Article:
Culture shock moment: As the special guest invited to a community gathering of an indigenous community in the Sierras of Ecuador I was offered an entire guinea pig that had been roasted on a spit. I could see the details of its face, teeth and tail. I had been a vegetarian for three years up to this point, but I couldn’t be ungracious, so I ate the whole animal. And you know what? It was delicious.

Best reason to talk to strangers: Strangers are gatekeepers to knowledge and experiences. Being open to connect with new people, is what forms an adventure. The person you chat with — in a café, or by a Wharf, outside the gas station — may turn into an invitation to a 3-day journey on sail boat, information  about a vineyard you can work on, a hitch back to the trail head, a lifelong friend.

How are you different while traveling? My life becomes simple.  I don’t think about accomplishing career or material goals. My needs are few so my attention goes towards what really matters — I become a better listener, time slows down, I regain my natural curiosity and energy. I would like to think I’ve come to a place in my life where I am now always my authentic self—but I am still working on this—and I suppose that’s one of the motivations for travel — it creates a situation — a “liminal space” — where I step to the periphery of cultural norms that define a consumerist society — here, on that edge, I feel at ease and happy.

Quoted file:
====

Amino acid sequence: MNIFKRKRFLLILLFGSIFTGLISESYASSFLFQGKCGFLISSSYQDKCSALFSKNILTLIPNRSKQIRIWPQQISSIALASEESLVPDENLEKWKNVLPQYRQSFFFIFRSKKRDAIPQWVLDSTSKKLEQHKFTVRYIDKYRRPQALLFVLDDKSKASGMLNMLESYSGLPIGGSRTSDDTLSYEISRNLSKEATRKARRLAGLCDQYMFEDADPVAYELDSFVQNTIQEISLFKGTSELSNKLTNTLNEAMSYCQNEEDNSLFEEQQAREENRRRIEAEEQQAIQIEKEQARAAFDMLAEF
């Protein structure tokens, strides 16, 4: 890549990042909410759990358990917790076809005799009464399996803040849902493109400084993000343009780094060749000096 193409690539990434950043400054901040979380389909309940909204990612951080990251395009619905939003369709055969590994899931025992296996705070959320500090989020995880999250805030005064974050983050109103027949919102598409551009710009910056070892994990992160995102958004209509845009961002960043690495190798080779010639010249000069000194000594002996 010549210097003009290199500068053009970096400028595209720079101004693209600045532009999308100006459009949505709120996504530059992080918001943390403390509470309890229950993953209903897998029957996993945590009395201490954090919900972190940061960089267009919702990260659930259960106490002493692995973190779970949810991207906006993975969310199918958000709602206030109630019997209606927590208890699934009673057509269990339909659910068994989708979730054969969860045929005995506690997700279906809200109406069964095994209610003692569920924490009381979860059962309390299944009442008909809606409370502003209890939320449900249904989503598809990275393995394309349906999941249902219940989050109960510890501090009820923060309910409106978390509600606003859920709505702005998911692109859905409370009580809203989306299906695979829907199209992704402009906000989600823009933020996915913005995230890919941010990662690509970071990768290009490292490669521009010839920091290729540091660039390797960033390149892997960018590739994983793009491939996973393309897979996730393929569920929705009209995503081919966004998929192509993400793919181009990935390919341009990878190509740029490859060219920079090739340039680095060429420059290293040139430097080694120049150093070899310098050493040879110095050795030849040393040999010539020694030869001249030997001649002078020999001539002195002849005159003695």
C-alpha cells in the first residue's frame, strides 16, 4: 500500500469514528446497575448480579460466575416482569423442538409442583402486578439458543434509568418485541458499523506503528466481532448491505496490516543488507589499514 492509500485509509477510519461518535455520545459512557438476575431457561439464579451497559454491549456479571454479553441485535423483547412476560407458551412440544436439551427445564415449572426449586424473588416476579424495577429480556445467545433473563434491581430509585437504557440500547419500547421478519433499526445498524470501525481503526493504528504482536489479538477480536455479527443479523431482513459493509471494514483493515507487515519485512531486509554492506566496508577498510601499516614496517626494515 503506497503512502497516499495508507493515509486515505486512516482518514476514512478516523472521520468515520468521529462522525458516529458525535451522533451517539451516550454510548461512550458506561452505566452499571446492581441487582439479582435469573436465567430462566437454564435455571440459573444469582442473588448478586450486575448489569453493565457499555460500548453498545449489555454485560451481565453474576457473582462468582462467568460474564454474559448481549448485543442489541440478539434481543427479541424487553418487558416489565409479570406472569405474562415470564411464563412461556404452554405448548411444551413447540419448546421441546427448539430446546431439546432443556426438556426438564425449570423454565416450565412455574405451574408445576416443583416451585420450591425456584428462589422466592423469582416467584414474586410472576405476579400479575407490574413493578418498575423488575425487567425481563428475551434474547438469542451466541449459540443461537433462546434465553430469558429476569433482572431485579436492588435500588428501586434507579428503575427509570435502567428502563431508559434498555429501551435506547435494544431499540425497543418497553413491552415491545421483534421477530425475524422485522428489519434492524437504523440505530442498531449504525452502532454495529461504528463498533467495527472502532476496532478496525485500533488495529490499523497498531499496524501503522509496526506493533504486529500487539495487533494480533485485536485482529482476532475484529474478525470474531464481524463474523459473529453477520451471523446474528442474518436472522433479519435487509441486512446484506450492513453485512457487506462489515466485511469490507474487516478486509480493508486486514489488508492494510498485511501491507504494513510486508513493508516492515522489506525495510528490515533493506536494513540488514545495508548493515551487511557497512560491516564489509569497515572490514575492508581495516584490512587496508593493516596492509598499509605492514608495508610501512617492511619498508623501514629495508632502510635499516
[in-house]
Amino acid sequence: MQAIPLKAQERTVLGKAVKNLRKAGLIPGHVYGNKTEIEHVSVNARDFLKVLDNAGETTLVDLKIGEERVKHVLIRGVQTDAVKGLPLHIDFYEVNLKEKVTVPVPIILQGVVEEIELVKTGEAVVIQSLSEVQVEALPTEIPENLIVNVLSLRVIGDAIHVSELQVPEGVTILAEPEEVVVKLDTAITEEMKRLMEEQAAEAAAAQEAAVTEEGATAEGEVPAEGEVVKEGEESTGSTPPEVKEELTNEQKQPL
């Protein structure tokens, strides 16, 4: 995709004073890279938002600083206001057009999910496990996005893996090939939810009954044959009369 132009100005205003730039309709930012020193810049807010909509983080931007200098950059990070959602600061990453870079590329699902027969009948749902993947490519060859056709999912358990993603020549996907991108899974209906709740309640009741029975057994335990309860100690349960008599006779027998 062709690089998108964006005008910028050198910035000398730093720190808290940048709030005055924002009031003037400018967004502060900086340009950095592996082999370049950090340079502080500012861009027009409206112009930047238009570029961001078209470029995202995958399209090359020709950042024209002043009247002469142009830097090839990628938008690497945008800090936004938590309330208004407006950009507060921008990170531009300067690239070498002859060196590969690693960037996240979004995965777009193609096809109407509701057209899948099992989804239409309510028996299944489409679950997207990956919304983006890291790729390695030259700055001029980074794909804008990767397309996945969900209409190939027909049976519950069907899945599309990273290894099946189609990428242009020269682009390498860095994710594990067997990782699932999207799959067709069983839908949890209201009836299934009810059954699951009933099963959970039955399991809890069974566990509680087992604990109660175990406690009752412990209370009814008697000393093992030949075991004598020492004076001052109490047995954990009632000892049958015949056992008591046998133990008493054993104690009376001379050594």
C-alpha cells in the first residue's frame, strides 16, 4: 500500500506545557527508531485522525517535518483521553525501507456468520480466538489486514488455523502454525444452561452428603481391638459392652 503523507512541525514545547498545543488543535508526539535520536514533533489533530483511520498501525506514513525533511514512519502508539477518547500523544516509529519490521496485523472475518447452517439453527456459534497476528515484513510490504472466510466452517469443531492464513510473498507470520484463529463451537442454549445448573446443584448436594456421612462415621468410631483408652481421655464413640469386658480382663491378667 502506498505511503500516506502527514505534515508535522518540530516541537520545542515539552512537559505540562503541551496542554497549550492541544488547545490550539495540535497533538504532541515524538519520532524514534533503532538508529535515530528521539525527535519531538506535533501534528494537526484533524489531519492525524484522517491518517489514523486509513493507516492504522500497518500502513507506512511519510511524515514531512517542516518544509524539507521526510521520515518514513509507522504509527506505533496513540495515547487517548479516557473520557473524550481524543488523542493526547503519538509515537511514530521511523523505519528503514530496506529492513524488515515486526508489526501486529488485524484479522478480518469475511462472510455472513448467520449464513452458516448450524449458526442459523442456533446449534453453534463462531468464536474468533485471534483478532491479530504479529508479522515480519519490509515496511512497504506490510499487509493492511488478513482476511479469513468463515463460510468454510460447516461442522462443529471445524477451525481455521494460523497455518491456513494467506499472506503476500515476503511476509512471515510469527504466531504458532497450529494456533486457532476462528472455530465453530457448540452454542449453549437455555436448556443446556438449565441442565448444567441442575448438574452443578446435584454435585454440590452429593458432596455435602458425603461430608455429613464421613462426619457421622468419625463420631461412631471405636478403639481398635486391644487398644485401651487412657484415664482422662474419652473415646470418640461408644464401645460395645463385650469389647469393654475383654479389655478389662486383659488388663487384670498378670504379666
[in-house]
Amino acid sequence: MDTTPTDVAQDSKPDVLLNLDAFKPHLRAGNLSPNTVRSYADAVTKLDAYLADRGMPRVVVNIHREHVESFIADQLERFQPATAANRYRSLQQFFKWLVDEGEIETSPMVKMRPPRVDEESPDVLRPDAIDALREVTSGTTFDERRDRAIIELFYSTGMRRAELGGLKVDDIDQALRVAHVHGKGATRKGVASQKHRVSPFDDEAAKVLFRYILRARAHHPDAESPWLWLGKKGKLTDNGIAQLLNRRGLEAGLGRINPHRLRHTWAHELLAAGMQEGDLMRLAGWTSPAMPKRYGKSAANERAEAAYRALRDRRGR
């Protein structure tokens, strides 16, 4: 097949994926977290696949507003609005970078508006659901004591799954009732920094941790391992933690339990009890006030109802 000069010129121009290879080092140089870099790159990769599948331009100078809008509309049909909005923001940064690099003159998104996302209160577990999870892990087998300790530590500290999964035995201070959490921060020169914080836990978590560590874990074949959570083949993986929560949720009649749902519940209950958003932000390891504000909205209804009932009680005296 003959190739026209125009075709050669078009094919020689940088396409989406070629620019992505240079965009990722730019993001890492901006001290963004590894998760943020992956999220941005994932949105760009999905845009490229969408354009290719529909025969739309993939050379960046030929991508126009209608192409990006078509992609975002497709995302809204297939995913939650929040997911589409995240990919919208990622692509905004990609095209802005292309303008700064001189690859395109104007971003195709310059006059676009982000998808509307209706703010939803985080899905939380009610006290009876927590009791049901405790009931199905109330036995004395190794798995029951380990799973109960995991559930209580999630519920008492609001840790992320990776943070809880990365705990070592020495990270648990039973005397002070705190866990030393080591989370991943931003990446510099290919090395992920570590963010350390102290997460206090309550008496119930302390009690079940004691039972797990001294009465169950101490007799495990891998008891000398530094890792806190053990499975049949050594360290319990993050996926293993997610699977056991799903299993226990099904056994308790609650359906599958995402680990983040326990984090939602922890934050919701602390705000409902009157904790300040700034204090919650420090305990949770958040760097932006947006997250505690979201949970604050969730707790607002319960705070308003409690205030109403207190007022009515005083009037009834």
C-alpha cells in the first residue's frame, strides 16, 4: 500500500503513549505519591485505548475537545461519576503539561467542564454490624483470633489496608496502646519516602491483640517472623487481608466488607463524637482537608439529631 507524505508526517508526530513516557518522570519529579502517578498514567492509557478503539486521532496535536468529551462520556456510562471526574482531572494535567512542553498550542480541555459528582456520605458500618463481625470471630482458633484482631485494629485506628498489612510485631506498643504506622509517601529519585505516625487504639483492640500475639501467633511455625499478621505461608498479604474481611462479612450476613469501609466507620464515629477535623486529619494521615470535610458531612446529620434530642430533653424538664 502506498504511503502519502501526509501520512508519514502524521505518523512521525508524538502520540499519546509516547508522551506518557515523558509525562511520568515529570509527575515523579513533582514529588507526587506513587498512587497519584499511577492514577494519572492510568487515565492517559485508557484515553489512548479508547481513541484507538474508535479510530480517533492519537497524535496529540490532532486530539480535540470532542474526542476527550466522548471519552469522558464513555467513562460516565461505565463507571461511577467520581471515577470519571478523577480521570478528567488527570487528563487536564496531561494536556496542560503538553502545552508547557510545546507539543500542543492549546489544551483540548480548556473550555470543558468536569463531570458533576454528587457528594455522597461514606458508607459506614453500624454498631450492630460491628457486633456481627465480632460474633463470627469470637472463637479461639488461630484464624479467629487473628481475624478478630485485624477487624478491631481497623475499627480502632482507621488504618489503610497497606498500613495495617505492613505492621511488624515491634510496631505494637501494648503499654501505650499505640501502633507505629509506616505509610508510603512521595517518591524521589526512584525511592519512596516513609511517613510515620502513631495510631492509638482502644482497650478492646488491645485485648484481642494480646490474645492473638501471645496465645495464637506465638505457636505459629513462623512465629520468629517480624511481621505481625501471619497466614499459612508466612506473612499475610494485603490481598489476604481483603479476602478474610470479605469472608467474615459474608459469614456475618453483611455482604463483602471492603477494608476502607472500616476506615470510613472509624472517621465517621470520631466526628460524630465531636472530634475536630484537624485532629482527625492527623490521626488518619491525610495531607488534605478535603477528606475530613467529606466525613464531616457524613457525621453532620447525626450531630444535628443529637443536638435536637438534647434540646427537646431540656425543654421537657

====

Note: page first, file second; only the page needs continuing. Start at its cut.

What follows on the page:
SPAIN -  San Sebastian. A stop on the coastal route of The Camino de Santiago, 2009

SPAIN -  San Sebastian. A stop on the coastal route of The Camino de Santiago, 2009

Is it harder to leave or to stay put? They are both challenging. I follow my heart — and sometimes that means stay, and often it means go. I long to travel, but I enjoy deep and committed friendships and a sense of community too.

Three things you learned on the road:

  1. Most feelings of fear are unfounded and self-created.
  2. There is a great deal of inequality, violence and poverty in the world—and also a great deal of joy, generosity and hope.
  3. Education isn’t the equivalent of intelligence. Some of the smartest, creative and ingenious people I’ve ever met couldn’t read, but they could build a house, lead a community and demonstrate compassion to strangers.

What keeps you going? The innate desire to see more, to know more. To feel free. To find a spiritual home .